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The Wagner Paint Eater is a rotating disc sander that does work well for removing peeling paint, but like most power tools, the sander isn't without its flaws. Having owned two of these for my painting business, I will share the pros and cons and whether or not I recommend this tool.
The first unit I owned lasted about three years until the motor stopped working completely while sanding a deck. I bought a replacement, and one month later the motor on the new one stopped working and wouldn't turn on again.
To be fair, I did use the sander a lot, but at the cost of $70, I would expect a brand new replacement to last longer than one month. I was able to replace the second one under warranty, at zero cost.
Based on the motor failure I experienced twice, I can't recommend this sander for anyone who plans on using it several times for large projects. I have since purchased a random orbit sander that is more versatile and reliable for my painting projects. The Wagner sander does perform well, but the motor quality is obviously poor, based on my experience with this product. For occasional homeowner use though, I'm sure this product will likely last longer.
I still use the Paint Eater for small exterior paint preparation tasks, but for larger projects, I use my random orbit sander. With a random orbit sander, I don't have to worry as much about damaging the wood, making it possible for me to sand more delicate areas around exterior windows and doors.
I believe the lack of a dust collector allows sanding dust to backup into the motor area over time, causing failure. Not having a dust collector bag is also very messy and eliminates the option of using it indoors.
Question: Can this tool take off a polyurethane finish?
Answer: I've never used it for that purpose, but yes, it should. The Wagner Paint Eater is a bad choice though if you're looking to take poly off an interior floor, cabinets, or furniture. The discs are very powerful and very abrasive. It's best for exterior surfaces like decks, siding, or fencing.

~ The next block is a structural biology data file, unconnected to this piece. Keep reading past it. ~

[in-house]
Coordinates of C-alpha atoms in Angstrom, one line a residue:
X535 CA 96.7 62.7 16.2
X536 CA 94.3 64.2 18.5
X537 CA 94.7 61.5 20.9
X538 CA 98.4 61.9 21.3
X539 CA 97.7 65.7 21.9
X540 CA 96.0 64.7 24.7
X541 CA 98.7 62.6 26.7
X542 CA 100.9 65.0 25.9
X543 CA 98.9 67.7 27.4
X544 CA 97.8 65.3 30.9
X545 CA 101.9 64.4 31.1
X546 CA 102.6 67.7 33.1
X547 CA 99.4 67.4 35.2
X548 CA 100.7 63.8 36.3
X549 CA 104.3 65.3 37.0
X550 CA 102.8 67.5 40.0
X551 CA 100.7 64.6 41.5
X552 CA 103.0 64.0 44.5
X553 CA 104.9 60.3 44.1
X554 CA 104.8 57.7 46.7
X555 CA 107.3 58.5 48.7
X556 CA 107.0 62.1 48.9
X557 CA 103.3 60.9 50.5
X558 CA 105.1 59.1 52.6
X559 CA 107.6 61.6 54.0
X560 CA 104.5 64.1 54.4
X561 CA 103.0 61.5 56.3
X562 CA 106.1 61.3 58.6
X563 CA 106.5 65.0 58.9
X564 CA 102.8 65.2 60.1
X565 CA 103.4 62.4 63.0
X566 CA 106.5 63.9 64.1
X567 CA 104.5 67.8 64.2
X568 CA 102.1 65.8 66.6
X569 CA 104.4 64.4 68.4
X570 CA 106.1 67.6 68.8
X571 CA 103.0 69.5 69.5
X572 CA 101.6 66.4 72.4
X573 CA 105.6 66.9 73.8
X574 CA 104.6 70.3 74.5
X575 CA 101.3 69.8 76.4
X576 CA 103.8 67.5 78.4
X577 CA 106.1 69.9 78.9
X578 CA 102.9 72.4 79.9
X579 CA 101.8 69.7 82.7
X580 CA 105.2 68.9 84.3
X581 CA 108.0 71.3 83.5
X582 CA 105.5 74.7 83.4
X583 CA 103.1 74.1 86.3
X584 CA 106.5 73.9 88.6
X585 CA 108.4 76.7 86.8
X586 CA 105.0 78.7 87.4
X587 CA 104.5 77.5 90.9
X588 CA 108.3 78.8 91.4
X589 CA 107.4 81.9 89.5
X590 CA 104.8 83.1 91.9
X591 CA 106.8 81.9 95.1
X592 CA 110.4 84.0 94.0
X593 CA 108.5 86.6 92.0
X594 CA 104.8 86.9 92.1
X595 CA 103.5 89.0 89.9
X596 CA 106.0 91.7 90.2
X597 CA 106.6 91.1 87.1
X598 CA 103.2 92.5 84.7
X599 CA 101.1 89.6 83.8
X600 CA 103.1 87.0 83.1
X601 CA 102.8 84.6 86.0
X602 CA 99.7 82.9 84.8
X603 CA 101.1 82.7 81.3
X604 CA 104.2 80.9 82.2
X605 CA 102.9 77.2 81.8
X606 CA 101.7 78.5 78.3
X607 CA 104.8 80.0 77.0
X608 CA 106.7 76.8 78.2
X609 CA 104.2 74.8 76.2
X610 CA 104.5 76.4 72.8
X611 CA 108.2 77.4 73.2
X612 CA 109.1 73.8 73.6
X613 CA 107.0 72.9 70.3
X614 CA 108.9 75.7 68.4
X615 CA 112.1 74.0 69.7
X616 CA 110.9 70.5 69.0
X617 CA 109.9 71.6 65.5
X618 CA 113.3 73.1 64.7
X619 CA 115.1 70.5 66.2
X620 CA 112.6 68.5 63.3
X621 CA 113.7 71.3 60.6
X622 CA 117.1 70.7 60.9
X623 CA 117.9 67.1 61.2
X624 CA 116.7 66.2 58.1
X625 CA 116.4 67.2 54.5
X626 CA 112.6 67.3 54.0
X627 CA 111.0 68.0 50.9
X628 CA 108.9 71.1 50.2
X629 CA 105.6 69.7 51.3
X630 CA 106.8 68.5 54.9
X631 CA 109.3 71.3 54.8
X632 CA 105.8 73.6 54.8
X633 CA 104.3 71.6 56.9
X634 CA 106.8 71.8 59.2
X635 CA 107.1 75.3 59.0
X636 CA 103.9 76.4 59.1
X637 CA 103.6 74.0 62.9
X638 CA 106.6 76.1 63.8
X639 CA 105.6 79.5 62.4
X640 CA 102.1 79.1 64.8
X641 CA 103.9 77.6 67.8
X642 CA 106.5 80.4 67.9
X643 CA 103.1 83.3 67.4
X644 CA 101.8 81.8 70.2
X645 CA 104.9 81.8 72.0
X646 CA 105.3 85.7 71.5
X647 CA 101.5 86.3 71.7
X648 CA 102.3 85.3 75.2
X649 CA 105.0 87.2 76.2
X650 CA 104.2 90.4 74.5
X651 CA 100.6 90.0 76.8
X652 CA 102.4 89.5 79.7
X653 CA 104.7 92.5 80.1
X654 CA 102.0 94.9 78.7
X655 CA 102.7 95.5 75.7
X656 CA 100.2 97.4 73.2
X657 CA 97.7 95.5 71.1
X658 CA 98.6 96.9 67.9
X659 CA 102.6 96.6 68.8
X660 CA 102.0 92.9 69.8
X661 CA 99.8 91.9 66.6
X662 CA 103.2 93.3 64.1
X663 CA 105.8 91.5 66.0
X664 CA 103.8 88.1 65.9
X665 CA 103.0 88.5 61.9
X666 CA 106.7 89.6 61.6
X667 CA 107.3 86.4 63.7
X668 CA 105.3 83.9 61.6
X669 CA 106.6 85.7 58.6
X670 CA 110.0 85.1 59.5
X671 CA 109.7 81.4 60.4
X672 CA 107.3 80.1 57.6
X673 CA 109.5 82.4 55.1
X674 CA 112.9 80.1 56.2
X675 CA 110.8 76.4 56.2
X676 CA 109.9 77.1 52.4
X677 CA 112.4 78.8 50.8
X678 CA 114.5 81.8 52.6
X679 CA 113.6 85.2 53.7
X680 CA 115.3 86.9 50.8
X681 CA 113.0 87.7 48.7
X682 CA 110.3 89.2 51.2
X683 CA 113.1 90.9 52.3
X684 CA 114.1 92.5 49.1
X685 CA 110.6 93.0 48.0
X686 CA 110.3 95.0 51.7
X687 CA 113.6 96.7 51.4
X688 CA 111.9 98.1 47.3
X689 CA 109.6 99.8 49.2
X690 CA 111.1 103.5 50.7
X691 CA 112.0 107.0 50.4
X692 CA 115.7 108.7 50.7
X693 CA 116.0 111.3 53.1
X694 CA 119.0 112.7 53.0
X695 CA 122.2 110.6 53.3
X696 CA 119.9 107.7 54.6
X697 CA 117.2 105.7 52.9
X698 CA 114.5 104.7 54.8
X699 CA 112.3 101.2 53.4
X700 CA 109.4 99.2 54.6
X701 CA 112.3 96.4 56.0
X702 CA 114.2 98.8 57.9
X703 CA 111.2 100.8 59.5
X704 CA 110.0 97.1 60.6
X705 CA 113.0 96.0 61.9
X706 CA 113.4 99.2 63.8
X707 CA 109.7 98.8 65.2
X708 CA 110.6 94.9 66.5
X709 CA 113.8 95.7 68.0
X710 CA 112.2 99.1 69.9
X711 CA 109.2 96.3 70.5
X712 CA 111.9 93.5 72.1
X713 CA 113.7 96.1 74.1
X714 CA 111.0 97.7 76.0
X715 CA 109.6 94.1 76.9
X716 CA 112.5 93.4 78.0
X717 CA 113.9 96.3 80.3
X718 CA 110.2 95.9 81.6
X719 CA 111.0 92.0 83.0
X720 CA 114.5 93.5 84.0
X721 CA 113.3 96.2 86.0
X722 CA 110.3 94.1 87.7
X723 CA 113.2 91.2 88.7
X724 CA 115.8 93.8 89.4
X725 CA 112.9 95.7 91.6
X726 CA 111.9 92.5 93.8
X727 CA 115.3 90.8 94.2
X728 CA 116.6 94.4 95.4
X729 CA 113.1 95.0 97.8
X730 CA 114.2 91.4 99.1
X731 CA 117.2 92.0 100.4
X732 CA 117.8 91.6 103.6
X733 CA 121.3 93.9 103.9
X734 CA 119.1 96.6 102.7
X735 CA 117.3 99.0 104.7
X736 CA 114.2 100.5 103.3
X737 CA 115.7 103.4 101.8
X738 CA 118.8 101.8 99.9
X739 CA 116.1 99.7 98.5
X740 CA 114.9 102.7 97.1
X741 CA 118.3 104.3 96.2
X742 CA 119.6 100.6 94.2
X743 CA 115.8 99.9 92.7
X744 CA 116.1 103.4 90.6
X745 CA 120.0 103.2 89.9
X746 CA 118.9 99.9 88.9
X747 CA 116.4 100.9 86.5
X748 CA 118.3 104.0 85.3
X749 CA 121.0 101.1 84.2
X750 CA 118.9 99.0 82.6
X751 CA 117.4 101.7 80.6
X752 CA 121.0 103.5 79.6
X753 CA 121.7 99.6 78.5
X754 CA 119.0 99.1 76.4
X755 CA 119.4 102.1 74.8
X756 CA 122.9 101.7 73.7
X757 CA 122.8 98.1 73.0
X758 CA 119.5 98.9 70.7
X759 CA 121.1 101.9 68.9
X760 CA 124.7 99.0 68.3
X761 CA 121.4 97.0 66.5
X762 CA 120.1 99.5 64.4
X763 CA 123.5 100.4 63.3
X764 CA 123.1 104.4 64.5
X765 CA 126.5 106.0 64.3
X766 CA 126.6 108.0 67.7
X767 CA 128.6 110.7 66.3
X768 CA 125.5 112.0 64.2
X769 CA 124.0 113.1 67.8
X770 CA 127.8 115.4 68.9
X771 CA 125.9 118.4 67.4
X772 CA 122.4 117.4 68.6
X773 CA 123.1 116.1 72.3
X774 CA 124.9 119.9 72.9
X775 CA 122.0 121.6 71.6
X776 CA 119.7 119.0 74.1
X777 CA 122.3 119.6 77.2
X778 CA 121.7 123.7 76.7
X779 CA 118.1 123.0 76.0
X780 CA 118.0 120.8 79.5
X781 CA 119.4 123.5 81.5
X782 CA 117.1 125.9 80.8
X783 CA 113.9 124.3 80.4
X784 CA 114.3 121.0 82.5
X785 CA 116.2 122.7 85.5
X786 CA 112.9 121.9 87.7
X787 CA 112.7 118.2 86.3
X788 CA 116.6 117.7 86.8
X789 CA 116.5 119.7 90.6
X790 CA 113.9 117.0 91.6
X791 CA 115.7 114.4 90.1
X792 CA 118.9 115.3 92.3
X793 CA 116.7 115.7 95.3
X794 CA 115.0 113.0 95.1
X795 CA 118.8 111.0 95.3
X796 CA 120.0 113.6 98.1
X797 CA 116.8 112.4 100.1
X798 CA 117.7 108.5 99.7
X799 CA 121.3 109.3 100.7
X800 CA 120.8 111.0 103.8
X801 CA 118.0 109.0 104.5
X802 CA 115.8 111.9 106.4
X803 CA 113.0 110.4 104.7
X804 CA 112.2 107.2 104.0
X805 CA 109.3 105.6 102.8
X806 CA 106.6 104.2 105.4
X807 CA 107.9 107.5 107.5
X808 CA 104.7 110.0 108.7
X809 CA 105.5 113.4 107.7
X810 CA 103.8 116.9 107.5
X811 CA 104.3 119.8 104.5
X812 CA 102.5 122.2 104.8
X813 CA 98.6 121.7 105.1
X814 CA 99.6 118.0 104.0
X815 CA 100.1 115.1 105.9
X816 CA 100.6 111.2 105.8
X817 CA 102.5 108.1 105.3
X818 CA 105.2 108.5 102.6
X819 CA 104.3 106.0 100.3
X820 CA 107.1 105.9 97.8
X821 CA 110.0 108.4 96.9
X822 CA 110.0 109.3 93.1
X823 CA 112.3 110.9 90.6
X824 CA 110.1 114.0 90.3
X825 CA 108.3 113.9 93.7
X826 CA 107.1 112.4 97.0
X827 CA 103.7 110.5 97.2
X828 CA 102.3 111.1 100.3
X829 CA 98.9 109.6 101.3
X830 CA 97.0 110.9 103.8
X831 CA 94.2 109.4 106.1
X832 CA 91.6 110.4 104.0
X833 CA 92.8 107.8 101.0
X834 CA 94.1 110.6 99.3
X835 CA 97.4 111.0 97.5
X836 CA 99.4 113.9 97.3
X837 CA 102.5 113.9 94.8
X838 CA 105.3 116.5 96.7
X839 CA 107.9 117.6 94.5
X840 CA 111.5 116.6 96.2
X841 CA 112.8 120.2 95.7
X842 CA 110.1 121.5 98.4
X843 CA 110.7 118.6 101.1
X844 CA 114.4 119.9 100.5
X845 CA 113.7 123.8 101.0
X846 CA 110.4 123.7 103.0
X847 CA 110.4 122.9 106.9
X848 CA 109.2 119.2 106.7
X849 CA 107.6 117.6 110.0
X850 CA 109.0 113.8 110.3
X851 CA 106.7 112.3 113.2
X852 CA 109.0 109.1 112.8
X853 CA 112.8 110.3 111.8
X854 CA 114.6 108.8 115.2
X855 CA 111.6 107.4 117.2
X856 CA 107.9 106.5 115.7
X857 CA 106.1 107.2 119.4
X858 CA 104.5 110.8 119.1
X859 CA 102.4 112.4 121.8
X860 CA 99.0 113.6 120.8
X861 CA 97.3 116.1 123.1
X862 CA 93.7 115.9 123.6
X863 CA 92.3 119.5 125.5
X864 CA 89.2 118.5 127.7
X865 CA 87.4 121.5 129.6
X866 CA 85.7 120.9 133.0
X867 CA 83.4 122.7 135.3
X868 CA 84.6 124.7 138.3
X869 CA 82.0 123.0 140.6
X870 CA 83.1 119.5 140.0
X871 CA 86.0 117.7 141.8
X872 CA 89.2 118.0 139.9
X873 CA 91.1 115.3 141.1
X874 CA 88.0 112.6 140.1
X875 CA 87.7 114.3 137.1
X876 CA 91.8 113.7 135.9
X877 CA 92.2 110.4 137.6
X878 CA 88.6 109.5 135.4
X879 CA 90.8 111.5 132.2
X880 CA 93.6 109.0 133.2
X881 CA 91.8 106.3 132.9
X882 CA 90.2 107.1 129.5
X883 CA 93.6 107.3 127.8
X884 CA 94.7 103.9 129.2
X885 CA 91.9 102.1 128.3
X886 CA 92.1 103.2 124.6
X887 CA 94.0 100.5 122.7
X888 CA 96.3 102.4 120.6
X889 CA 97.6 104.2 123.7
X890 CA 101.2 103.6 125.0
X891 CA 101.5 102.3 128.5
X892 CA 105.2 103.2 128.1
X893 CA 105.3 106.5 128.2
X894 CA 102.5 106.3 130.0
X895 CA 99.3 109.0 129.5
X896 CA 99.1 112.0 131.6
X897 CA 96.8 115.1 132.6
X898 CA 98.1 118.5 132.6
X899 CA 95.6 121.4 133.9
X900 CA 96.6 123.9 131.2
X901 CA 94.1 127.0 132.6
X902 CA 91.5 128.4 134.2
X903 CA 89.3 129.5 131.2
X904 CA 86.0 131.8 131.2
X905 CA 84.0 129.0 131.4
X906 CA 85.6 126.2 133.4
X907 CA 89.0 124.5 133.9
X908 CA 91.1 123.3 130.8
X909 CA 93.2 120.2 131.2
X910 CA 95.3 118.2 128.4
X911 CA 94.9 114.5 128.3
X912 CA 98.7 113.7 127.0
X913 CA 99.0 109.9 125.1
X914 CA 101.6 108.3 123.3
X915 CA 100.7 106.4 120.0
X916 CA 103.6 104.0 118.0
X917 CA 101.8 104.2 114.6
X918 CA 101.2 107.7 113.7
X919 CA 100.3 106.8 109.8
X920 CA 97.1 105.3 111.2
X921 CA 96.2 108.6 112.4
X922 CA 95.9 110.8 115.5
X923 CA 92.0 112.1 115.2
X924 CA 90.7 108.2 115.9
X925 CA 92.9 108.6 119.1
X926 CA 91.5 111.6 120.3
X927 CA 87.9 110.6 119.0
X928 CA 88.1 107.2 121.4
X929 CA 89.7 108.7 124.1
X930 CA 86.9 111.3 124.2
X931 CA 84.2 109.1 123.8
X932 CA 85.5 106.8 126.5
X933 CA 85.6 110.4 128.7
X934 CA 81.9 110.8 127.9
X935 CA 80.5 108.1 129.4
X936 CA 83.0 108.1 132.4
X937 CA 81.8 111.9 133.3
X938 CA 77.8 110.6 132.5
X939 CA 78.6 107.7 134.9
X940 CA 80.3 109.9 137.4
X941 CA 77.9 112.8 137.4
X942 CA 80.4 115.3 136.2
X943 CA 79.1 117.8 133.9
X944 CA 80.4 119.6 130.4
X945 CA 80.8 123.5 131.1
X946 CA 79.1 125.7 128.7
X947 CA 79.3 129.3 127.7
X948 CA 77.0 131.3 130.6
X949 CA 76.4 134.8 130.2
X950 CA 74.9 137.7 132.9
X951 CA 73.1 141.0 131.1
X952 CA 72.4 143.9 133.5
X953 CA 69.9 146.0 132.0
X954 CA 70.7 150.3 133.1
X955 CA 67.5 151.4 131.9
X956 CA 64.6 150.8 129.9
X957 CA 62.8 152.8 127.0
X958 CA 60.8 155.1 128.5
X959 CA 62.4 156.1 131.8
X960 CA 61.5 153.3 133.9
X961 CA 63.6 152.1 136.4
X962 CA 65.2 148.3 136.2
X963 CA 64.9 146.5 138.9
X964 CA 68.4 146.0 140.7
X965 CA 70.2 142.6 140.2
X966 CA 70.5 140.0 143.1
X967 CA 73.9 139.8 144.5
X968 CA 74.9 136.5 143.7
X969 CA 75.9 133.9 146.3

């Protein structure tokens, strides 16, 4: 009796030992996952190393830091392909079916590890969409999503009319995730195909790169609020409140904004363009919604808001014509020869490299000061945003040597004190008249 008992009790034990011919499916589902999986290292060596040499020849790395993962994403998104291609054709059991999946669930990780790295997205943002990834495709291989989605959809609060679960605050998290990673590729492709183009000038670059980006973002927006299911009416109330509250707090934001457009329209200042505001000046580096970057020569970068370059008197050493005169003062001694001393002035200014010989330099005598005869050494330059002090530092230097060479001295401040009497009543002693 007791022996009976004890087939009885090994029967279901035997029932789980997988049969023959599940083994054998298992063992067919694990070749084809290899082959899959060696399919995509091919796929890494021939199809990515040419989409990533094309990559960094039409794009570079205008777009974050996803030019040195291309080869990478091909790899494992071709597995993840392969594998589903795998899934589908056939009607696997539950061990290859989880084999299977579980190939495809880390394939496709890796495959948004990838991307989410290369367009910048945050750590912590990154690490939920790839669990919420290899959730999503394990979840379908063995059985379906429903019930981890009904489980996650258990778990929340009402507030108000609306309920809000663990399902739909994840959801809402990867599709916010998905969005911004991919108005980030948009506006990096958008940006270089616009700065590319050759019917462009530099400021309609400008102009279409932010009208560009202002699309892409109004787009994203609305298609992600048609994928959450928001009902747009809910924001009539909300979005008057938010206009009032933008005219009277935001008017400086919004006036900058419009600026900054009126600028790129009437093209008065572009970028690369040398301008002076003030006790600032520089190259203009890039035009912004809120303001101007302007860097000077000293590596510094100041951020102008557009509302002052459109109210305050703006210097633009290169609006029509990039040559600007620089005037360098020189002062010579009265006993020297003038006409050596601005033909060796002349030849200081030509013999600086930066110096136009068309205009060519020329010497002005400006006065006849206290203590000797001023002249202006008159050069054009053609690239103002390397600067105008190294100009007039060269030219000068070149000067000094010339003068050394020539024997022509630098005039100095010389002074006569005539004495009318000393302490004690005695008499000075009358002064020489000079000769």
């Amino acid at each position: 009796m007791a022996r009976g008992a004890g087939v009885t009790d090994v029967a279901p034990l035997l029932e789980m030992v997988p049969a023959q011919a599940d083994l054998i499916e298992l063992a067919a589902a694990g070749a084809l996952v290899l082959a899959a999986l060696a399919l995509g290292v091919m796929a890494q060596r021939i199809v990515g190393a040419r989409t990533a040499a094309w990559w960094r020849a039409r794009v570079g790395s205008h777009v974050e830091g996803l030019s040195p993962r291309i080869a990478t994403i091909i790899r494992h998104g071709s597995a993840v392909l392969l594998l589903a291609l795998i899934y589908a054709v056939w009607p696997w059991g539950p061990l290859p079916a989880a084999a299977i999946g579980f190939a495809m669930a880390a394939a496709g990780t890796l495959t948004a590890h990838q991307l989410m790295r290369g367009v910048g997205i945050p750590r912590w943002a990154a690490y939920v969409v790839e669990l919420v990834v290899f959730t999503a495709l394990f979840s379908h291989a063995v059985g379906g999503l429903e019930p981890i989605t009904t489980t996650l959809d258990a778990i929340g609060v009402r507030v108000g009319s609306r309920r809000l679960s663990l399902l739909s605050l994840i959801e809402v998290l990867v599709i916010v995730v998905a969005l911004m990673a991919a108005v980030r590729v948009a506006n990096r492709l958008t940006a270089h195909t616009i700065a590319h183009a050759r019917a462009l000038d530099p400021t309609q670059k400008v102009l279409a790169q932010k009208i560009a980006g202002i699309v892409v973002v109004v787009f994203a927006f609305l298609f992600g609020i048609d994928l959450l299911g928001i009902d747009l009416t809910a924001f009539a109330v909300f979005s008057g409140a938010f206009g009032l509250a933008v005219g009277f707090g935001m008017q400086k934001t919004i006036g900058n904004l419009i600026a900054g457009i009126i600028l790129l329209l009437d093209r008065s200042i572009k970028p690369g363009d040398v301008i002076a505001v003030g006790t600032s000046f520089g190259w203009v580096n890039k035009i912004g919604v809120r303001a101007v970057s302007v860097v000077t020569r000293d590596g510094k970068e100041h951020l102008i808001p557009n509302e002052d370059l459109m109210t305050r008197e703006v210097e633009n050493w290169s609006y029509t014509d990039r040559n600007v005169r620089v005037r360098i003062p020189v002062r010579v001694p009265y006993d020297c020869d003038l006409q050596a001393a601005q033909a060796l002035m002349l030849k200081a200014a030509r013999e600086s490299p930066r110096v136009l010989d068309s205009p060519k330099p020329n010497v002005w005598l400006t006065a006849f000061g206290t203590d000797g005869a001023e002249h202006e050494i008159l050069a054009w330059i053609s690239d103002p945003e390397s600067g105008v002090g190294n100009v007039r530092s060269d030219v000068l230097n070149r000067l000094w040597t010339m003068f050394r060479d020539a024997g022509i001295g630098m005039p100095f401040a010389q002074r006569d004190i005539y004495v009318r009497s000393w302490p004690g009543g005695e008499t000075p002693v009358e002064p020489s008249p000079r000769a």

Question: Is the Wagner Paint Eater a tool that can be used to strip paint from interior woodwork?
Answer: You can, but I wouldn't. The disc is way too coarse and aggressive for interior woodwork. It would likely damage the wood.
Question: Will Wagner Paint Eater work on removing polyurethane?
Answer: It should, yes.
Question: Does this product work on polyurethane?
Answer: Yes, it should remove it if that's what you're asking, but the Paint Eater is a remover, not a sander.
© 2017 Matt G.
Matt G. (author) from United States on June 14, 2019:
When I've used the Wagner Paint Eater on wood siding it smoothed out the surface and removed the old coating, but there's going to be some loose wood fibers and a lot of dust. When I used it on wood siding I didn't sand again with separate sandpaper, but I removed the dust before staining. But for staining a deck floor or something, sanding after using this tool would smooth it out more. You can do the same for you siding if the surface isn't smooth.
Bill on June 13, 2019:
So given the abrasiveness of the Wagner, do you find that you need to go over exterior wood siding with another, finer sander to smooth it out before re-painting? I want to get the prep right and get the old paint off, but would rather not sand twice. As you say, holding a sander up for hours at a time is arm-wrecking. Thanks!